How to study for a test
The hardest part of studying for a test is probably the distribution of your time. When are you going to study? Are you going to start early, start late? I have drawn three curves. You can see how talented I am with paint. On the X-axis there is the time. On the y-axis here is the amount of studying you do.
Normally, students tend to fall in curve A. Only study when it is needed. Two weeks ahead of the test they understand they have to start to study, so they start. Study a little bit more over time, until your exam, then stop. Stop studying for a while and build up the amount of studying you do again. Does this works? To get good grades, yes. But to understand the material completely and be fully prepared? Probably not. And another bad thing about this curve is the cortisol level in your blood. When you are studying in this curve, you will have a lot of stress right before the test. You have to do a lot, you freak out about the amount of work you have to do, and you want to party your stress away after the test.
This curve is how teachers tell you to study. Do a lot of work all the time, start studying extra hard right before the test and have a little bit of free time after the test. Then you have to study with the same amount of work again for a couple of weeks. This way is proven to be right, but let’s be honest: It’s not very fun. It’s boring and you will have to work hard almost all the time. Works great, but again, it won’t work to people who have going on more in their life. This is the way as Scott H Young described in my ebook
This curve is how athletes train, they train and they train until they train very hard and then they reduce their amount of training right before the big game. This is called tapering. This gives the sport guy a chance to peak at the point they need to peak. The rest right before the game will make him extra alert, his muscles extra strong and he will get the most out of his training. What if we do this at the university? What if we stop being either unsuccessful with curve A or bored with curve B and start being more like a sport guy. We need to peak at the test right? Why don’t we give our brains the chance to get some rest, to have a peak.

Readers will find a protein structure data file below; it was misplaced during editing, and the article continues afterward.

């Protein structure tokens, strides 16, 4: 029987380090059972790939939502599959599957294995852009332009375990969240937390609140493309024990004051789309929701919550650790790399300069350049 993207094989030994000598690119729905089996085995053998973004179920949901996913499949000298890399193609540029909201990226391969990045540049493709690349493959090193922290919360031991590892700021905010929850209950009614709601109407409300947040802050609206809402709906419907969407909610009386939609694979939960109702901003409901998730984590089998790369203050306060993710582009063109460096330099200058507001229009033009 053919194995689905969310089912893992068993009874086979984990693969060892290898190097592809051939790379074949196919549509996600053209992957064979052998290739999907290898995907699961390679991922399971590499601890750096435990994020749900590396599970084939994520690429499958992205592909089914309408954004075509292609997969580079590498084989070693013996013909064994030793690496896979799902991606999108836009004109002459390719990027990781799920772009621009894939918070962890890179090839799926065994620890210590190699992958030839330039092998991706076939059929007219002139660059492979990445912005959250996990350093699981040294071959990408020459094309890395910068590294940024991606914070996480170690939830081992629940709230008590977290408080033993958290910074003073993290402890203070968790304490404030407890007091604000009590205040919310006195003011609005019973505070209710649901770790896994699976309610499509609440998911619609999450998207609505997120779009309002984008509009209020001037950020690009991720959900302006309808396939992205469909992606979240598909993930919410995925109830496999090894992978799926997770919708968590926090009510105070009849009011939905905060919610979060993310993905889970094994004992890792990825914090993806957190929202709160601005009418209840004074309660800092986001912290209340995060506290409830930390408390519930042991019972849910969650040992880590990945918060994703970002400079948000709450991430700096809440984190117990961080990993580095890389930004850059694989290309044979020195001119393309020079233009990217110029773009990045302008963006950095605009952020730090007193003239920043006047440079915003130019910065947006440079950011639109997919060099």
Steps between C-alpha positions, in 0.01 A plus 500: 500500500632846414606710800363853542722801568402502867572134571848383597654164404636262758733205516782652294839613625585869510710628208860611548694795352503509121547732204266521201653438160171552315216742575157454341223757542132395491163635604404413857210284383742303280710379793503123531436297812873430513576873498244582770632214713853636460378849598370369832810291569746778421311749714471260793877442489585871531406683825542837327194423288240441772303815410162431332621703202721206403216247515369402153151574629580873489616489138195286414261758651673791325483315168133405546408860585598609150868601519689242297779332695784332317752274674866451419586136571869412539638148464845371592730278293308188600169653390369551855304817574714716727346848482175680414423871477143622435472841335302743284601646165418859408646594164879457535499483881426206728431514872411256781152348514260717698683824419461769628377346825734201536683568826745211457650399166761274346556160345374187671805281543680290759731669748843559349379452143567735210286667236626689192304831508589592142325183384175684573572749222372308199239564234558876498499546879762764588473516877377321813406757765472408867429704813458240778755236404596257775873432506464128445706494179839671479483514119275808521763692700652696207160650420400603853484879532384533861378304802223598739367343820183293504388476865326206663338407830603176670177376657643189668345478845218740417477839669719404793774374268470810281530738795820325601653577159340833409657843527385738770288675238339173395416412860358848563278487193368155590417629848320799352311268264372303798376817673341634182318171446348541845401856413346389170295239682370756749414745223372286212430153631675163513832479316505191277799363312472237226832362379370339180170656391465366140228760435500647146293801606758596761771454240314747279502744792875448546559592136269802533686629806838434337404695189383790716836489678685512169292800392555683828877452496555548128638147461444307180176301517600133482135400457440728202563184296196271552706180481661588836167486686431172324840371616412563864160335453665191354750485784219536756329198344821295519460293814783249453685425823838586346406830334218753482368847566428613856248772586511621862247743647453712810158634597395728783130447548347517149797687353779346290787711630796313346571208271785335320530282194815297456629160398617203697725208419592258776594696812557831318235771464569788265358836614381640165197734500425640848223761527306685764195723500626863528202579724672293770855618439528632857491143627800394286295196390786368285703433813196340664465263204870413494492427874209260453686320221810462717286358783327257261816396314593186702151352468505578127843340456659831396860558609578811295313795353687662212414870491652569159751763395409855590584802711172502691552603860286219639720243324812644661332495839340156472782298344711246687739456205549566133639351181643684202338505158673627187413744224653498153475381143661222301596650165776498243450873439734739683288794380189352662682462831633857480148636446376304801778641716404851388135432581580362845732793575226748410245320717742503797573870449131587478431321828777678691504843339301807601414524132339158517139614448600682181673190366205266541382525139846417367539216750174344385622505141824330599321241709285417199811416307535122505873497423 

These three curves stand for different types of studying before a test. We are in curve A, according to our teachers we should be in curve B, but shouldn’t we be in curve C? Think with me please, in which curve should we be? How do we have to study for a test? After I showed these curves to a friend he came up with the perfect curve, which I will explain next week!
Powered by Facebook Comments
About the author
Stefan Knapen is the founder and big boss of StudySuccessful.com. As a 21 year old med student he is trying to become more productive, more successful and more awesome overall in life. Stefan loves coffee, but tea as well. He is currently busy building niche sites and start to create a full-time passive (student) income on the internet!
- 5 things to remember your study material | Living a successful college life
- Tiki Tips: Studying for Midterms | The Bookshelf
- Top 3 Tips Studying for Midterm « Blog | BookRenter.com